Pneumatic linear actuators are used for vertical valves to directly operate gates, globe valves, etc. Two types are commonly used diaphragm and piston. Diaphragm styles are popular because their wide surface area can generate enormous forces at modest air pressures. The diaphragm is a rubber membrane whose edges are sealed against the housing of the actuator. Air pressure moves the diaphragm up or down against spring pressure, depending on whether the actuator is designed to fail open or fail close. The stroke length is usually shorter than that of a piston valve, whose stroke depends only on the length of the cylinder, not the amount of stretch the diaphragm can withstand.
Piston actuators can be sized to produce the appropriate drive force based on the pressure of the available air, and can be manufactured as double-acting and spring return. Some linear actuators use the familiar air spring in place of the diaphragm.
Since globe valves are common in control applications, modulating linear actuators can be used. Pneumatic regulating valves are particularly effective because their speed can be adjusted by throttling the airflow. As a result, a pneumatic actuator can accelerate quickly toward the set point, but slow down when the set point is reached, eliminating overshoot. Unlike electric actuators, pneumatic actuators can operate continuously.
Combined Rotary/linear Actuator
The ability to provide linear travel and limited rotation is convenient in certain applications, such as workholding. The gripper can be raised and swung from the workpiece to allow it to be removed, then pressurized and re-engaged after positioning a new workpiece.
Pneumatic actuators are a proven method of obtaining rotational and linear motion. For valve actuation, whether on/off or control, air provides a reliable, safe, and economical method. Deducting the cost of supplying the compressed air itself, air actuators are generally more cost-effective than electric actuators, up to a certain diameter valve. As valves became larger, the economy began to favor electric actuators.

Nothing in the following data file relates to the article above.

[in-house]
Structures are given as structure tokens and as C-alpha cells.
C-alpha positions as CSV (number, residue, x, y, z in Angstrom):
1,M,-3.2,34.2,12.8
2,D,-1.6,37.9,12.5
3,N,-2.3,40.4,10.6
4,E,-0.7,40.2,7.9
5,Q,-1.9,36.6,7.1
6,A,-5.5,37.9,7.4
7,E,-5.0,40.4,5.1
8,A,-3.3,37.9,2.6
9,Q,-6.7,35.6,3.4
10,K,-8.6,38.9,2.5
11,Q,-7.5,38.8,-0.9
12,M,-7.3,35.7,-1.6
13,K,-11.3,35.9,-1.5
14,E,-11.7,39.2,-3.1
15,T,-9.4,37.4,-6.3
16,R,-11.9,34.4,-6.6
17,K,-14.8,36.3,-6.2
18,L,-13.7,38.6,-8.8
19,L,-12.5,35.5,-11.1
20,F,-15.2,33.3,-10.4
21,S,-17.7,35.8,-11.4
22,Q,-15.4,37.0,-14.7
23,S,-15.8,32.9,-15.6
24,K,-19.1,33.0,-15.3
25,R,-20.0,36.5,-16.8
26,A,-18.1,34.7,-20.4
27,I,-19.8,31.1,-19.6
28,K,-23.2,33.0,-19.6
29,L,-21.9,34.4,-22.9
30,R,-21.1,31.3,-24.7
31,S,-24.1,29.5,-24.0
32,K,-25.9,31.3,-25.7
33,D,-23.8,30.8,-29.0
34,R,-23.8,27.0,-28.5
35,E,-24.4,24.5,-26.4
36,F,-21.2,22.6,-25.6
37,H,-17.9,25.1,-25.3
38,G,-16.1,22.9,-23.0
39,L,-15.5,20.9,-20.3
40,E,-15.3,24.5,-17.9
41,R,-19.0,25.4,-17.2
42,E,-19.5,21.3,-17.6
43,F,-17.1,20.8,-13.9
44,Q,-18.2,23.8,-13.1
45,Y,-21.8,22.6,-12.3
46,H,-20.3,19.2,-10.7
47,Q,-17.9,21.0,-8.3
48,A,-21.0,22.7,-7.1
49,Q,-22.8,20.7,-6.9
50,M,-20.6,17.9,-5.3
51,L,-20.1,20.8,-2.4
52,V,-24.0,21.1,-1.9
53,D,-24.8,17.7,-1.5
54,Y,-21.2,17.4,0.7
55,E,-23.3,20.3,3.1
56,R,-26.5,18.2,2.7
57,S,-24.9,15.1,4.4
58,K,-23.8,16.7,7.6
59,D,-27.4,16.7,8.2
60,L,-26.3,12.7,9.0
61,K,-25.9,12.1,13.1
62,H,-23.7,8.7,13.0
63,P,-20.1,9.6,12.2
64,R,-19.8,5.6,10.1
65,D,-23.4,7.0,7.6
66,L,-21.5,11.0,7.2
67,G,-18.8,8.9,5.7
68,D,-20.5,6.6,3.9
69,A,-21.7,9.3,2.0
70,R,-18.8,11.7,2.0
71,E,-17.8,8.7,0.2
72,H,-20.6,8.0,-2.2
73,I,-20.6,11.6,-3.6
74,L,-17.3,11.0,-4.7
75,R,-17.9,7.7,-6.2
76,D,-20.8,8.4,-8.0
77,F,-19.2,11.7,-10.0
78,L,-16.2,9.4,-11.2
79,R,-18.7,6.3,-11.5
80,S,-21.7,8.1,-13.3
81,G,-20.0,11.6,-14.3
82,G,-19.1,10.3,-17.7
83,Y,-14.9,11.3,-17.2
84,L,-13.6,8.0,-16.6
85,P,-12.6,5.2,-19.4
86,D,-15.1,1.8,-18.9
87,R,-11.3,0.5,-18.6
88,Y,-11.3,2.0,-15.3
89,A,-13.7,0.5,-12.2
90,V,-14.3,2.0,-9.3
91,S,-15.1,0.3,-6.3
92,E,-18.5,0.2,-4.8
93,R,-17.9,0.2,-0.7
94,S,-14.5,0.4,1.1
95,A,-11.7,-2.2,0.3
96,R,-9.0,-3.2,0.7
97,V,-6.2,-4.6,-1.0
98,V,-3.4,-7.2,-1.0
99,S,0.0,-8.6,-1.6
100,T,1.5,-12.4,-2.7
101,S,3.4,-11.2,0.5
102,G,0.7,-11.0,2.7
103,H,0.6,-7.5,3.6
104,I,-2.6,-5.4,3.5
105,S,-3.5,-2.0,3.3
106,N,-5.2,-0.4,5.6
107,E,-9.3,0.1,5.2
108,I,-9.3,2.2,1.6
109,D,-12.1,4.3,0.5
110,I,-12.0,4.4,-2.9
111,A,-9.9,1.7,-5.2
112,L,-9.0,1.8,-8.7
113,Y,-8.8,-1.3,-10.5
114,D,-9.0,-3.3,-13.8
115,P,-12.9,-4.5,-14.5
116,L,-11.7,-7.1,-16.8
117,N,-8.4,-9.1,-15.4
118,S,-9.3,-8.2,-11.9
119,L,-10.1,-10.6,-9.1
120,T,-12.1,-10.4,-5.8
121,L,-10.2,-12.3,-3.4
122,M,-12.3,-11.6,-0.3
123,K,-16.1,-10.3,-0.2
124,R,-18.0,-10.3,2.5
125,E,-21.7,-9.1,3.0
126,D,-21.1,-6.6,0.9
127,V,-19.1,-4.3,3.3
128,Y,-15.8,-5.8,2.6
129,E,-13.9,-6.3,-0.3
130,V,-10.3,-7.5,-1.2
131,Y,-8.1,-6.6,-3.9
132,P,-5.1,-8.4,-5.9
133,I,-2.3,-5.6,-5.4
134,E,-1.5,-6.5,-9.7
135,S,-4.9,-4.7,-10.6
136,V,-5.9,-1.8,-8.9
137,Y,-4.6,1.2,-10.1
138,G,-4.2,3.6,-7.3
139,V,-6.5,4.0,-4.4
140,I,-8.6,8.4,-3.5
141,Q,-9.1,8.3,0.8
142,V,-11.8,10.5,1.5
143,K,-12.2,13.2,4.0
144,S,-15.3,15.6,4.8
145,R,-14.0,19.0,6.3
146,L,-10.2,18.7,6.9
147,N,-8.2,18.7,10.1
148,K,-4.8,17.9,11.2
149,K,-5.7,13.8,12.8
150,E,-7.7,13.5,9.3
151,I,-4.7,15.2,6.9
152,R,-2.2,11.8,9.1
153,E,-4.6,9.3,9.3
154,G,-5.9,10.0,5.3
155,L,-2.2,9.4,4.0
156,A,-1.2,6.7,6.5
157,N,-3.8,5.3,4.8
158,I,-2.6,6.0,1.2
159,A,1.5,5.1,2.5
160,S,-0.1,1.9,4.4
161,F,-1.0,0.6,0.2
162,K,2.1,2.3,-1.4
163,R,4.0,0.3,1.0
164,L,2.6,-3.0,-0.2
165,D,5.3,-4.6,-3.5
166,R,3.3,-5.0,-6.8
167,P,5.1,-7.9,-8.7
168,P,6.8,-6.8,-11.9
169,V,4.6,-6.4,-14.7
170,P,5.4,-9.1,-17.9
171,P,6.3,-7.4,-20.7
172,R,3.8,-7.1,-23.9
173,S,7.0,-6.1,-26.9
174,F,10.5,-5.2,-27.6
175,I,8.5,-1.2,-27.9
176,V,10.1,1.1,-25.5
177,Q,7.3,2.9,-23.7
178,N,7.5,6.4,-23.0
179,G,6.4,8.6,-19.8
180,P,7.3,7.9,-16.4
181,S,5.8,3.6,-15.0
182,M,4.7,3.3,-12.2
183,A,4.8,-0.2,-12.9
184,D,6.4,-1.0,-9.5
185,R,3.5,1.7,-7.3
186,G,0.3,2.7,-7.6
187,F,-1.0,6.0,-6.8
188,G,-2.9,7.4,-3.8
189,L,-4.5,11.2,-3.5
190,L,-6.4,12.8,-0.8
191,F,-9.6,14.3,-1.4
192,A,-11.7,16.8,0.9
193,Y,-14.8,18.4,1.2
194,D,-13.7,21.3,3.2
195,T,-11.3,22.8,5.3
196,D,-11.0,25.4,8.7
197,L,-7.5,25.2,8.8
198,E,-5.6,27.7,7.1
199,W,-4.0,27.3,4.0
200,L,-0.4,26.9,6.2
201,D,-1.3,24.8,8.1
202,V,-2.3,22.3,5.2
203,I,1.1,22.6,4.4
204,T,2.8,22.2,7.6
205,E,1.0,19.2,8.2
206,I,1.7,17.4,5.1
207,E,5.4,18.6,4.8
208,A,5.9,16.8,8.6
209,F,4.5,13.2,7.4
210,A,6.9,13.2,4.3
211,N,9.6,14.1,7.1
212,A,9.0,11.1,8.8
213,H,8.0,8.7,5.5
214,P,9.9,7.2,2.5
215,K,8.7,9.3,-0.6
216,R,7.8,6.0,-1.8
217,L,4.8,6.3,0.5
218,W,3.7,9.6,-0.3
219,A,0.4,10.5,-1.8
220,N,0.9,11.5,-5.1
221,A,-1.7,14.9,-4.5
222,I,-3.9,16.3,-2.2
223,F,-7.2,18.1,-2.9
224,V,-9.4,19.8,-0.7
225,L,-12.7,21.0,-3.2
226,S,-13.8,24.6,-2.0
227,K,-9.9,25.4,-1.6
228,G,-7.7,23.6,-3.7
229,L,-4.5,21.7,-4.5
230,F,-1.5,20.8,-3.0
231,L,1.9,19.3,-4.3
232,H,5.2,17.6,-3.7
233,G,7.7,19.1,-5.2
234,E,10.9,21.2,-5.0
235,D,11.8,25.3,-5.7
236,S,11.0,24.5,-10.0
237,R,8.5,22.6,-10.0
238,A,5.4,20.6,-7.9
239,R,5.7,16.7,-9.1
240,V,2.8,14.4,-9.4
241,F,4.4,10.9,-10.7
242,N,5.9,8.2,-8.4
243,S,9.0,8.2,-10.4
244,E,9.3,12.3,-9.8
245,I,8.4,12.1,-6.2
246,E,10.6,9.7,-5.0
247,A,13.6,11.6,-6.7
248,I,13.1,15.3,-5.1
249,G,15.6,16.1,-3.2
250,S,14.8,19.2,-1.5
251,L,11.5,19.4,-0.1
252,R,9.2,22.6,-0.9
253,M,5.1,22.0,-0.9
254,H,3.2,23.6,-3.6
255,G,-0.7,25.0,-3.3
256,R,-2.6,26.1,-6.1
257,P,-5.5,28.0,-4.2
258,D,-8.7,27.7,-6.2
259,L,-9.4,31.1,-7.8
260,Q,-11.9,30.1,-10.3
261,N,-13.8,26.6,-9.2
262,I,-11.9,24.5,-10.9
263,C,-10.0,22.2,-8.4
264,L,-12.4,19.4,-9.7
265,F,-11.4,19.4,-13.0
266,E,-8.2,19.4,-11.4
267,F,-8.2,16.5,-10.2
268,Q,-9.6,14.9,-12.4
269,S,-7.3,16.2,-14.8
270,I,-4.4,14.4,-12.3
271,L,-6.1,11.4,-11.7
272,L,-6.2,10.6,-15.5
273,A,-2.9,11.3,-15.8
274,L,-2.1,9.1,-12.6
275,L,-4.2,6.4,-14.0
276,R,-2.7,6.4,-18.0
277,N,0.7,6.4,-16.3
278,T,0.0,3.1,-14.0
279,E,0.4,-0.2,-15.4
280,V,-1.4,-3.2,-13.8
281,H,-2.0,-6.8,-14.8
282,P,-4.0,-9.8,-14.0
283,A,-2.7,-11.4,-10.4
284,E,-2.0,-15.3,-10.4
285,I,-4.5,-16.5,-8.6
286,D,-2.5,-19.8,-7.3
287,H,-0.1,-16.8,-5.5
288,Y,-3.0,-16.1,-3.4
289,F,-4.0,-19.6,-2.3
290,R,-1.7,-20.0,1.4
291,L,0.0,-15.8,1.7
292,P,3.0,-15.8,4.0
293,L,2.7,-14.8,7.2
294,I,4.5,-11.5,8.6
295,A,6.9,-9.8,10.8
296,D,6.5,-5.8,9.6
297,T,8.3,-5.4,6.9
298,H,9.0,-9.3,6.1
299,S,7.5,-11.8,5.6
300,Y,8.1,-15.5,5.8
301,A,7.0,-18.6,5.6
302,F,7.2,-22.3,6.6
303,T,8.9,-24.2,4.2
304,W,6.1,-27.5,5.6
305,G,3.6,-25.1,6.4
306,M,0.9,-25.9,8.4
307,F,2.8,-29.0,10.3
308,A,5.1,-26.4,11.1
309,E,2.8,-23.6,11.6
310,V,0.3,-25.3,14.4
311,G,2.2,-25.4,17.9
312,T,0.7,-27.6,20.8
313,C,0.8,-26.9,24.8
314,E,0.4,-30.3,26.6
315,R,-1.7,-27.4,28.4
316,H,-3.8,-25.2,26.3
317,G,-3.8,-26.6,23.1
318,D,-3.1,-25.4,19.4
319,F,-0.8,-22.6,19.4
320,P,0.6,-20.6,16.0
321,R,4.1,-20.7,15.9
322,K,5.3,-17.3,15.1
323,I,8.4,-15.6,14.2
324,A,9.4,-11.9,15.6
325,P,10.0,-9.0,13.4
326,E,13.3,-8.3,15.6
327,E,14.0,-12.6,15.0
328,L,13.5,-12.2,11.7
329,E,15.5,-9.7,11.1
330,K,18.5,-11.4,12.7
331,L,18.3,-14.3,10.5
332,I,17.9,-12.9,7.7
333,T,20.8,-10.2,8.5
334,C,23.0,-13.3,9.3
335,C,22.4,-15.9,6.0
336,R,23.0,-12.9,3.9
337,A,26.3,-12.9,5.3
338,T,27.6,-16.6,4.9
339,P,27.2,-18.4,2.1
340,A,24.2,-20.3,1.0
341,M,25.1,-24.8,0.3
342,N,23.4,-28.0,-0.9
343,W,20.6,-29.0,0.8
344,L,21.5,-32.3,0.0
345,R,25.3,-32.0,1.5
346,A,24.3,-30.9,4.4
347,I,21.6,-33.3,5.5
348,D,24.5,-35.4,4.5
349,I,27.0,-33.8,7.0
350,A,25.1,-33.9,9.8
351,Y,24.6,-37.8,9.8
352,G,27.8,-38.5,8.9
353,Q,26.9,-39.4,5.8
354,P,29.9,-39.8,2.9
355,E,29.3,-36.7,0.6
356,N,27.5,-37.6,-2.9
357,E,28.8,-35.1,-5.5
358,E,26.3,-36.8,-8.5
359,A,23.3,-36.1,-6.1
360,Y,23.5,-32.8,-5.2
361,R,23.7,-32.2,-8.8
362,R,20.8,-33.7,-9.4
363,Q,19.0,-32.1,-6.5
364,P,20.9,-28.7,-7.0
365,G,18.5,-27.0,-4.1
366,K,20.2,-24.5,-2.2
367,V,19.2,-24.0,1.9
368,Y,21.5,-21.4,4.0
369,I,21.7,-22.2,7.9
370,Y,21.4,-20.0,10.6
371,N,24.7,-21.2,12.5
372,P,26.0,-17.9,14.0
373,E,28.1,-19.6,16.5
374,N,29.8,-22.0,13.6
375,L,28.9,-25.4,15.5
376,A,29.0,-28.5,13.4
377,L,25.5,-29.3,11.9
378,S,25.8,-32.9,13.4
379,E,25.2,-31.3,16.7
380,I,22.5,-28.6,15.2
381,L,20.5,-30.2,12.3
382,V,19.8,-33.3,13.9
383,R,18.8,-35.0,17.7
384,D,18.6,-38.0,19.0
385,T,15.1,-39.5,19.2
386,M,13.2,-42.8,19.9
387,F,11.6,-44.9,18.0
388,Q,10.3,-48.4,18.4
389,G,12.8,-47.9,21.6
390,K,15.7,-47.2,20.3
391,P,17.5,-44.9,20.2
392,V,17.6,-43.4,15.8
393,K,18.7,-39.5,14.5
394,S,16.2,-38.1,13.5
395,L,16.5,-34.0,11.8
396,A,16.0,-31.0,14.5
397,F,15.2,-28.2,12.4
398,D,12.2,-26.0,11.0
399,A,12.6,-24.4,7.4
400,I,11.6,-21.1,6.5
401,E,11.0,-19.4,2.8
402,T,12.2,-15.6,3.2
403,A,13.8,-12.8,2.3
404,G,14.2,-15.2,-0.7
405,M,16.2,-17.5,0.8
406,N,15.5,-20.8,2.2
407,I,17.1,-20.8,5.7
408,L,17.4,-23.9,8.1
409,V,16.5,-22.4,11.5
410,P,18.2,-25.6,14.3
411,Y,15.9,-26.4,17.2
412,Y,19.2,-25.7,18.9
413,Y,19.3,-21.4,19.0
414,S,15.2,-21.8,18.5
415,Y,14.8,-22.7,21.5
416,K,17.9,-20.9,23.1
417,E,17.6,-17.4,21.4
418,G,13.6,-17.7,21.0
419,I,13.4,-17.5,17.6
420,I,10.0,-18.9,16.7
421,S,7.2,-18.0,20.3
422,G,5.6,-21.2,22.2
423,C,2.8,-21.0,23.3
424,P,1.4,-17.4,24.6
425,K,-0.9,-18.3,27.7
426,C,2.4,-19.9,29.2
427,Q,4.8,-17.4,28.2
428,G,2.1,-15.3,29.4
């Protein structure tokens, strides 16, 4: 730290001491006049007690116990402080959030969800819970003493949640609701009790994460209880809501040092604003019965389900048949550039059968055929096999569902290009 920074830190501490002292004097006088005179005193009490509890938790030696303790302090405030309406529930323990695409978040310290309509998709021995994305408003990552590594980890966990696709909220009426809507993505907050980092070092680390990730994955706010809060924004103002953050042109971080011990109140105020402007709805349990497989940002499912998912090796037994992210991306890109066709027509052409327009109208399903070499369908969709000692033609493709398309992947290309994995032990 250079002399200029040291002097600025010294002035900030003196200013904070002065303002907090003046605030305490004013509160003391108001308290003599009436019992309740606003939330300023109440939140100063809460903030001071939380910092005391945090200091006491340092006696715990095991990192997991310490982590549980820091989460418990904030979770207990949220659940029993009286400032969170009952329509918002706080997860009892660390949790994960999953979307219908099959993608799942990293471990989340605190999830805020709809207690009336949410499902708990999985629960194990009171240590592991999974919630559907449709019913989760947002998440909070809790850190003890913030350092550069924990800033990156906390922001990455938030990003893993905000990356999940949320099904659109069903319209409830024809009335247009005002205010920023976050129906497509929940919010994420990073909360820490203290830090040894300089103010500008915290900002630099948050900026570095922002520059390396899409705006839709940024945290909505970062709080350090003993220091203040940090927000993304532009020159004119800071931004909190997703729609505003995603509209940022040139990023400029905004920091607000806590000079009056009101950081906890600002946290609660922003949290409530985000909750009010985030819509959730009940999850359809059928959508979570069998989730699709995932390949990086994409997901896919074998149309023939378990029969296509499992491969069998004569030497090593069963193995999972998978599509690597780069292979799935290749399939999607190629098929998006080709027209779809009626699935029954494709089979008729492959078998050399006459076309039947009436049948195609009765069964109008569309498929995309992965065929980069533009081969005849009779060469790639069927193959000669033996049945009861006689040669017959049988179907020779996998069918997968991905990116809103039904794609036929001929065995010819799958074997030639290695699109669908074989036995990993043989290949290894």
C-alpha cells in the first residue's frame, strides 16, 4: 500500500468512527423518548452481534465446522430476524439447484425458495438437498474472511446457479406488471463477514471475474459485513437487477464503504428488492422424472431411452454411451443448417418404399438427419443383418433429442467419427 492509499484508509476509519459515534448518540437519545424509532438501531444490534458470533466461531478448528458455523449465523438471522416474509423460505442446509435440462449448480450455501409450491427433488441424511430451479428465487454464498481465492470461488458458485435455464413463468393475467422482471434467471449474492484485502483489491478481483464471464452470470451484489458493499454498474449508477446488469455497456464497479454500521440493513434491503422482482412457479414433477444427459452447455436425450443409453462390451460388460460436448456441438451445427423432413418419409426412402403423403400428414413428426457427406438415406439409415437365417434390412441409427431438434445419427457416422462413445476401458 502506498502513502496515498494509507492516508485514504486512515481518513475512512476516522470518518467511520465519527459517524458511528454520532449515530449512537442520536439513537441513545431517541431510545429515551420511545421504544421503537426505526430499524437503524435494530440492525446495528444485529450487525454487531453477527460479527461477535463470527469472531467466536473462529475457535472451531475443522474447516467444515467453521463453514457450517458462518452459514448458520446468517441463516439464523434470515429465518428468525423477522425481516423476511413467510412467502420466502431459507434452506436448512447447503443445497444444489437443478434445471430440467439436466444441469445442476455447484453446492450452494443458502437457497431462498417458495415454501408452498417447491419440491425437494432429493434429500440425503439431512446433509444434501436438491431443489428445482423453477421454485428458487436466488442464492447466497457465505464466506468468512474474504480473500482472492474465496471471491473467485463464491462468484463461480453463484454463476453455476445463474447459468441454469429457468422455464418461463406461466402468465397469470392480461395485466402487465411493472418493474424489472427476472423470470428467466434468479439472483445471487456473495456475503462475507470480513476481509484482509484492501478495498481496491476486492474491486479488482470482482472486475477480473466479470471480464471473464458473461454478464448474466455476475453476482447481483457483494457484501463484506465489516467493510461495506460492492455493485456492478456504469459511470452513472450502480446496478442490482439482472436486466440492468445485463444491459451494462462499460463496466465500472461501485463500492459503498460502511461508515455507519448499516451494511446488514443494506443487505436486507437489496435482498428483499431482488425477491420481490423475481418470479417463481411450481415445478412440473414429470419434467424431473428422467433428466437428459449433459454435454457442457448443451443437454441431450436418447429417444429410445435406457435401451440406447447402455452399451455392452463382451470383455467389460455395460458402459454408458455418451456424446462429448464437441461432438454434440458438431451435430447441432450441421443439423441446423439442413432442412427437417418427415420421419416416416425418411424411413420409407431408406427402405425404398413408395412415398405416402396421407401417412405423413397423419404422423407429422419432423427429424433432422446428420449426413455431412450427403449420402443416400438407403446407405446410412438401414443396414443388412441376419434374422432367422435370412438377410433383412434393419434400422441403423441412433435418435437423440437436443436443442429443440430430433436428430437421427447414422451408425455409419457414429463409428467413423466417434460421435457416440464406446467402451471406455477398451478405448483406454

Electric valve actuators are used more and more frequently. Nonetheless, pneumatic actuators have their supporters because they are simple, robust, and easy to fail-safe. They can move faster than electric actuators and are not affected by the duty cycle. Efforts are underway to make traditional pneumatic and hydraulic actuators more compatible with distributed control systems.
Rotary actuators are used in many motion control systems to operate, for example, pick and place handlers or grippers. Linear cylinders have long been a staple of automation and remain so despite the influx of advanced stepper and servo motor-driven electric actuators.
While their primary application is point-to-point motion, feedback-equipped cylinders are enabling servo-pneumatic actuators to handle positioning applications that are too fine for regular cylinders but too coarse for electric actuators. This device can provide high forces in a small package and can operate continuously without generating heat. Part of their development was figuring out a control algorithm that would account for the compressibility of the air, which always makes the cylinder better for point-to-point motion.
This article briefly discusses pneumatic actuators, their types, and their main applications. If you want to buy pneumatic actuators, please contact us.